I'd love a cure for some of my disabilities - others I will be stuck with for longer than I can live waiting for the 'cure' to come. If it comes.

This doesn't mean that right now, while I still have them, I shouldn't be able to advocate for what I need (and I do).

Unfortunately, if a parent spends all her energy advocating for a cure, that energy is not available for dealing with reality - help she CAN give, that the child needs now. This is bad for the child.

Keep pushing - and, as a writer with a disability, keep writing. And always, always moderate comments. When the haters get through, they get encouraged.

Alicia

Middle Child said...

Bill, I am sorry people have not seen what you are on about. It makes perfect sense to me. And strangely the hate that is aimed at you comes from a lacking in reflection in these people as to why they are so upset. We experienced this Hate in person because like you Don did not fit the mould of "a cure is around the corner" so bugger the ramps etc...he paid for ramps when he could so he and others could access the CBD of our small town - and some actually claimed he did it for attention - he did it so he could be independent, and others as well. If they truely are so het up with hate, just don't read... constructive criticism is good because it usually shows a mind that is trying to work things out, but hate mail - shows as mentioned that there is something seriously wrong inside them. I don't think you need worry physically that someone will harm you... but wise to be watchful in other ways. Keep up what you are doing...maybe one day this blog could become a book...it has value

Middle Child said...

Bill, I am sorry people have not seen what you are on about. It makes perfect sense to me. And strangely the hate that is aimed at you comes from a lacking in reflection in these people as to why they are so upset. We experienced this Hate in person because like you Don did not fit the mould of "a cure is around the corner" so bugger the ramps etc...he paid for ramps when he could so he and others could access the CBD of our small town - and some actually claimed he did it for attention - he did it so he could be independent, and others as well. If they truely are so het up with hate, just don't read... constructive criticism is good because it usually shows a mind that is trying to work things out, but hate mail - shows as mentioned that there is something seriously wrong inside them. I don't think you need worry physically that someone will harm you... but wise to be watchful in other ways. Keep up what you are doing...maybe one day this blog could become a book...it has value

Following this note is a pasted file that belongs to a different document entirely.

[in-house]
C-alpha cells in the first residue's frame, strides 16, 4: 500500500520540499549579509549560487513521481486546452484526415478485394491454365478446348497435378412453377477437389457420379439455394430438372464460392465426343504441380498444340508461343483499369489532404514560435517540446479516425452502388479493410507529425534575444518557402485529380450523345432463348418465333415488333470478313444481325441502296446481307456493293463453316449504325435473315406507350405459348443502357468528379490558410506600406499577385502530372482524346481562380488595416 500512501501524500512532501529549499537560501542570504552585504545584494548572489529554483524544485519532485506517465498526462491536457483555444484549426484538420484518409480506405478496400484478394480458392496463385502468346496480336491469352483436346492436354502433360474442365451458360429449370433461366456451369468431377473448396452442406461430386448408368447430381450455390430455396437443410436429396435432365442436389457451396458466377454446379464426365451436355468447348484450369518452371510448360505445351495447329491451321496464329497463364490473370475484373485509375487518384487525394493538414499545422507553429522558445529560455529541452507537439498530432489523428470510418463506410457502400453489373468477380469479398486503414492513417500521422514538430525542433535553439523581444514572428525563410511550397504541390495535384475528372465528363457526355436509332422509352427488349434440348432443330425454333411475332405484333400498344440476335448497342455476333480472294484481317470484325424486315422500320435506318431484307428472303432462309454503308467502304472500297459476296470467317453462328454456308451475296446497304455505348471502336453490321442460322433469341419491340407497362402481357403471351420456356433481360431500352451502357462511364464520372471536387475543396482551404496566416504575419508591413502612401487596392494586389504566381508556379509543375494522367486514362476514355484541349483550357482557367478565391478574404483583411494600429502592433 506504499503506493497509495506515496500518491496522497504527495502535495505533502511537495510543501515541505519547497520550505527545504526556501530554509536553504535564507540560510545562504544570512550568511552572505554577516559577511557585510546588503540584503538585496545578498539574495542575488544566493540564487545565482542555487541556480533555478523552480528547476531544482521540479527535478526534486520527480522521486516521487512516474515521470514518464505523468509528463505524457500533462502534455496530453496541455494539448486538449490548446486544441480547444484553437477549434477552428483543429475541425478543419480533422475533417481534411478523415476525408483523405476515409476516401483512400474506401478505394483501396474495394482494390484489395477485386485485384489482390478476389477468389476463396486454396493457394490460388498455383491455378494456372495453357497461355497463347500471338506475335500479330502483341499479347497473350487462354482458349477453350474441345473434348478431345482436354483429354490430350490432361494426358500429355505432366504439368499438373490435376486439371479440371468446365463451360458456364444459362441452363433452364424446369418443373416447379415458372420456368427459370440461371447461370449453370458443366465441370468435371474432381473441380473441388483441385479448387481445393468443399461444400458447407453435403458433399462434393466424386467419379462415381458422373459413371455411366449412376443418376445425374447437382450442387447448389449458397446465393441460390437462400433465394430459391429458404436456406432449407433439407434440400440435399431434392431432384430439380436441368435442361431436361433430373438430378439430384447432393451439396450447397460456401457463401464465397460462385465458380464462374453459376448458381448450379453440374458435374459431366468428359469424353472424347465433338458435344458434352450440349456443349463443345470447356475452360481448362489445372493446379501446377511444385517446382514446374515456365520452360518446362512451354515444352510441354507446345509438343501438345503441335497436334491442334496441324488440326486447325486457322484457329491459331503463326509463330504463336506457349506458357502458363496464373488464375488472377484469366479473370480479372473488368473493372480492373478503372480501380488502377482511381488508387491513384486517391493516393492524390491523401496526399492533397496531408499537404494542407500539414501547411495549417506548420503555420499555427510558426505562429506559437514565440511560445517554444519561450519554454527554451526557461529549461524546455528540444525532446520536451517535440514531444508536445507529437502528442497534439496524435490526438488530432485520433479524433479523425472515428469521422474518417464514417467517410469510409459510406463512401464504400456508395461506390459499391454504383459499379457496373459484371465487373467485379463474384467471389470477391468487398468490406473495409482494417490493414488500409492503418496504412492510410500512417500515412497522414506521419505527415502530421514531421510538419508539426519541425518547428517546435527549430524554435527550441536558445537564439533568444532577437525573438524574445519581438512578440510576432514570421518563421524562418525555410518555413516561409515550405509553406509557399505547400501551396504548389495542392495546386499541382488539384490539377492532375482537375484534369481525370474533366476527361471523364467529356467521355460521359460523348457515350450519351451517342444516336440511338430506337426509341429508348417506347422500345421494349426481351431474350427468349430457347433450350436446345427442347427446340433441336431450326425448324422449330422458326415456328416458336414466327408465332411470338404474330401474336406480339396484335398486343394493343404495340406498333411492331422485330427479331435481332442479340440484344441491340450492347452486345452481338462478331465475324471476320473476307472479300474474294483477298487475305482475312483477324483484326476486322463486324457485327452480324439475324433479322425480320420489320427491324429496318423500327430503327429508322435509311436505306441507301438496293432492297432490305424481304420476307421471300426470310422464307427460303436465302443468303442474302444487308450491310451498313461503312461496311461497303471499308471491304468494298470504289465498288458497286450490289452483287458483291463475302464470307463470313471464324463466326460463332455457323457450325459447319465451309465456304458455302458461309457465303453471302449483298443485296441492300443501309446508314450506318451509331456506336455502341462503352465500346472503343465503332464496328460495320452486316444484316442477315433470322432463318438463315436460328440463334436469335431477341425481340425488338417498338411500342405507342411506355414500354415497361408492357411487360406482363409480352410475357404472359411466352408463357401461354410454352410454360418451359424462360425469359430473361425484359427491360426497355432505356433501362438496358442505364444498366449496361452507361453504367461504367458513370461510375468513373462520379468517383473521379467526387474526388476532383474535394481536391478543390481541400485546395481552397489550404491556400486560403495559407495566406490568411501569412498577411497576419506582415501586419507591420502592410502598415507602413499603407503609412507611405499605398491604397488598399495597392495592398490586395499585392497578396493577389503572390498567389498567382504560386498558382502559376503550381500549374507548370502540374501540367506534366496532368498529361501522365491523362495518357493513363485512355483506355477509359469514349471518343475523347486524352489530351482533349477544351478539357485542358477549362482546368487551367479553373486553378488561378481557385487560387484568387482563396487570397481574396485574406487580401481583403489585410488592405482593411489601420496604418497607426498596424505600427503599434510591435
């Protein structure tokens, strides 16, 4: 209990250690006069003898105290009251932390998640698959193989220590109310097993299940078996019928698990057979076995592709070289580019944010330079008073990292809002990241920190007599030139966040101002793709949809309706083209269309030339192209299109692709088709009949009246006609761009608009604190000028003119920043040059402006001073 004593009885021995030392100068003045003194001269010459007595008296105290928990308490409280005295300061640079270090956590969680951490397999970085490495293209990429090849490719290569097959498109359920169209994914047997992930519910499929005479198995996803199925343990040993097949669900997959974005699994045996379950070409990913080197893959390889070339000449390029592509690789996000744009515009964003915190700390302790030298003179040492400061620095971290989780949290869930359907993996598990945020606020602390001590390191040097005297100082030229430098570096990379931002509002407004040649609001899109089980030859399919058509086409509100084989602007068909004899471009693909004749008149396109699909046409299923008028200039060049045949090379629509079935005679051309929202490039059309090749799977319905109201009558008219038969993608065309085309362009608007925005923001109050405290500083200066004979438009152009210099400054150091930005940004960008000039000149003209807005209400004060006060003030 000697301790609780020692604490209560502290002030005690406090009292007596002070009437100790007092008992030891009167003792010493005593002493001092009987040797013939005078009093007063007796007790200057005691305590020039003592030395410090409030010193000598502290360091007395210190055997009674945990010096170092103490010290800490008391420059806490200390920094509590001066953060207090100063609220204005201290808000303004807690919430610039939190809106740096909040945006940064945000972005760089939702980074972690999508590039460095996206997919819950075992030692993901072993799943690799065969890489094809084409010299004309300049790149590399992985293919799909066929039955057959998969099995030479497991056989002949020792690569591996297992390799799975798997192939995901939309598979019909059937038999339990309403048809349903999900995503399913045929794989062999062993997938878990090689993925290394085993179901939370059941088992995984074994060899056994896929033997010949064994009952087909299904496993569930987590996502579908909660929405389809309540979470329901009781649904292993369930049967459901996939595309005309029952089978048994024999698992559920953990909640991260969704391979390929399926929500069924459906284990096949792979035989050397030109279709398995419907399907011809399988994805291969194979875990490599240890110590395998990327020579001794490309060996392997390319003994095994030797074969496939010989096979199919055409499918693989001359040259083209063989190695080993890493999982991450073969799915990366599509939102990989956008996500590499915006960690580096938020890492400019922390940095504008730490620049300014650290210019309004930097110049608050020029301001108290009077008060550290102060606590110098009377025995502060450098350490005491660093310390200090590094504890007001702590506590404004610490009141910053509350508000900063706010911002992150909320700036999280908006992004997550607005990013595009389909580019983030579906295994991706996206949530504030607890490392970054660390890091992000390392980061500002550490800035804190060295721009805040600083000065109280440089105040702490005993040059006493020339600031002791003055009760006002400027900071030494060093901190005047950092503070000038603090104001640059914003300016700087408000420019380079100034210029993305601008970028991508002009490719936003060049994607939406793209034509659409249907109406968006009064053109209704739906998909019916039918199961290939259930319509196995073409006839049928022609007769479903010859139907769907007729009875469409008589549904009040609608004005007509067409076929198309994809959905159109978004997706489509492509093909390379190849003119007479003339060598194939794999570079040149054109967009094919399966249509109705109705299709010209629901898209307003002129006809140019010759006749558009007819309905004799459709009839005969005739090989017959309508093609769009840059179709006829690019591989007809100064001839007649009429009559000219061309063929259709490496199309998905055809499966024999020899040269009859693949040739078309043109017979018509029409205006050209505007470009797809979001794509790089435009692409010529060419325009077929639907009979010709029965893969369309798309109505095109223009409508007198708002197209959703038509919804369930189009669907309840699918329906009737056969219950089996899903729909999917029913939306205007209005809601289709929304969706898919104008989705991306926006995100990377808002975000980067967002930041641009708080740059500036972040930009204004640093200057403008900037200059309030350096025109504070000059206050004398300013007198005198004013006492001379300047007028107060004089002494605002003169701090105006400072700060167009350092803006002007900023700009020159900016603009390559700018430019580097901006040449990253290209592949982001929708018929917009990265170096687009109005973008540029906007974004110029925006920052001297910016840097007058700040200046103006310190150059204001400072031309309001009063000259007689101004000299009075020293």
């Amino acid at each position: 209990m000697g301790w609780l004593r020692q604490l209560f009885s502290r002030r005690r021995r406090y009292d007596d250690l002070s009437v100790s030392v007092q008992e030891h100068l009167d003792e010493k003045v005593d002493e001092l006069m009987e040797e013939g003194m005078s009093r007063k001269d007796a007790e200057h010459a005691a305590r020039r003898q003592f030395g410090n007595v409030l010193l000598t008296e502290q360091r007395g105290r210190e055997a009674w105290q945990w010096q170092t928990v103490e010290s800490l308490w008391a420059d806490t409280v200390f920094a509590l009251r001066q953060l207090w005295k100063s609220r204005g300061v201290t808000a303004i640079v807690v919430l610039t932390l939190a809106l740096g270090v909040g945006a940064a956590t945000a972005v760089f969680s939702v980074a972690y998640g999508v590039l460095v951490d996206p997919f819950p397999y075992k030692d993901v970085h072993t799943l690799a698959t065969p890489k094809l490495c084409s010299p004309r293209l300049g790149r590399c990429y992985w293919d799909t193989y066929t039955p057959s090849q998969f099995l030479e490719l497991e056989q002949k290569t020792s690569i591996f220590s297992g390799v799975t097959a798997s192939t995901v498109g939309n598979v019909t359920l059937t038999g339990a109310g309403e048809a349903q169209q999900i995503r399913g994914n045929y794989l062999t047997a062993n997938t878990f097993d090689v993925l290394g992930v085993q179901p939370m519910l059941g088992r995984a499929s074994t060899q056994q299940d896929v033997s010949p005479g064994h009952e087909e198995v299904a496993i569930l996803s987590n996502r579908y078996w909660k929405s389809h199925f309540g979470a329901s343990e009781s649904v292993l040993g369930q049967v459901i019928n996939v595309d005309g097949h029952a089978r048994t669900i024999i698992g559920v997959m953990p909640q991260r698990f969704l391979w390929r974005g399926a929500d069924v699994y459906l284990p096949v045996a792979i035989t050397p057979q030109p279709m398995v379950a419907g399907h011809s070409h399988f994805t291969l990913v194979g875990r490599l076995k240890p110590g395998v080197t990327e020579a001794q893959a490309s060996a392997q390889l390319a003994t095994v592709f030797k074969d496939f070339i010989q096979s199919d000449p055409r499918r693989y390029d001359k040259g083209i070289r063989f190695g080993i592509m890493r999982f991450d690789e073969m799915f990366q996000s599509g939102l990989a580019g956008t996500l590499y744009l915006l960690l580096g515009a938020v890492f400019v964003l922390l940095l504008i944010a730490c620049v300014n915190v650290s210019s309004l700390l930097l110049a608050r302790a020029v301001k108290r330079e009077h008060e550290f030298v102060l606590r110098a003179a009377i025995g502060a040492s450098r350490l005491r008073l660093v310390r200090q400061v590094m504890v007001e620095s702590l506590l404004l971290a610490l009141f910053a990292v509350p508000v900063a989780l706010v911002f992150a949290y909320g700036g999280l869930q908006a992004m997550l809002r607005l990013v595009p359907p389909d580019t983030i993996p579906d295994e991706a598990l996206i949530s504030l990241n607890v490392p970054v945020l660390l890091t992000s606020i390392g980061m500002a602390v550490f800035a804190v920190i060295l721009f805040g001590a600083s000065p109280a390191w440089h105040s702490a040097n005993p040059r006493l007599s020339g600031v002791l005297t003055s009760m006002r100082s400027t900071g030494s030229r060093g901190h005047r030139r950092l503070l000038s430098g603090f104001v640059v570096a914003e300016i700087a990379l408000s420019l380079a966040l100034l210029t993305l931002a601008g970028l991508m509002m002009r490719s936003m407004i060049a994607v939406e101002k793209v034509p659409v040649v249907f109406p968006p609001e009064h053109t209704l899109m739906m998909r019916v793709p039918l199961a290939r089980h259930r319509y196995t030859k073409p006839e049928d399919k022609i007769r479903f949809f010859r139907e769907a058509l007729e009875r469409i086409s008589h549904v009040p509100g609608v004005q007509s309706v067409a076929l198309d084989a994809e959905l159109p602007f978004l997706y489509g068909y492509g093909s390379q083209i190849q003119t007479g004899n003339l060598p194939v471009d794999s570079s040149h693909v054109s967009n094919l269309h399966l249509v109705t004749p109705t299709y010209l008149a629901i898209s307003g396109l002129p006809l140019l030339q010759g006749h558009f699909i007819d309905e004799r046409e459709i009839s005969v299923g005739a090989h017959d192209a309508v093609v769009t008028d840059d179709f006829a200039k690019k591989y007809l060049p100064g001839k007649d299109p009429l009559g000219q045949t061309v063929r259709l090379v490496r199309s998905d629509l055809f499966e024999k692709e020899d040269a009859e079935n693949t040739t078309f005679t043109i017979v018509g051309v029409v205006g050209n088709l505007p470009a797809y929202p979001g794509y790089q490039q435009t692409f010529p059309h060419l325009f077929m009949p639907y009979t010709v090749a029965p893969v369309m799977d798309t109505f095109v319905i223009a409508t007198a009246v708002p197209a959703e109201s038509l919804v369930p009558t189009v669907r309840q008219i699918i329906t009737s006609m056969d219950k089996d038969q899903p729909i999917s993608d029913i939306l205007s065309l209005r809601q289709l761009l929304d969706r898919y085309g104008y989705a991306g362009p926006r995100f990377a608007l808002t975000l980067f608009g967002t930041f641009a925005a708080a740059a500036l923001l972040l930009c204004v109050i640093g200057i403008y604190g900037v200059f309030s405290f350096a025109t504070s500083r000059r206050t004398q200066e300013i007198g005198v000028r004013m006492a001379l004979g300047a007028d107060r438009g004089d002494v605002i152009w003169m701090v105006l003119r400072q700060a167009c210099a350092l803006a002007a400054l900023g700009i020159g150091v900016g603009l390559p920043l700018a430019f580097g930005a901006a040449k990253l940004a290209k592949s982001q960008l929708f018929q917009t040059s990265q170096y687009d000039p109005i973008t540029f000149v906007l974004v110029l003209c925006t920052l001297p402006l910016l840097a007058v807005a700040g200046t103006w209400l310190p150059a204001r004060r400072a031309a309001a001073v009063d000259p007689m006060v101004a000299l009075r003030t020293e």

Selene said...

I'm catching up on your blog and wanted to stop and say I get a lot out of your words here, and hope to read heaps more of them! It's easy not to comment to support someone. So here it is, then! Thanks!!

Nessie Siler said...

William,

I must tell you, you are a mentor of mine as well. I look up to you , and feel encouraged to carry on in my work as an advocate for disability rights and inclusion. Please keep writing. Those who hate obviously do not understand. Such attitudes reflect poorly upon them, not upon you who are doing your utmost to give a more nuanced view of the causes for our struggles.

Nessie

missjewel22 said...

You are my hero. You say what this world isn't ready for- the truth!
No fluff here-which I find remarkably refreshing.
Julie
Missjewel22@ gmail.com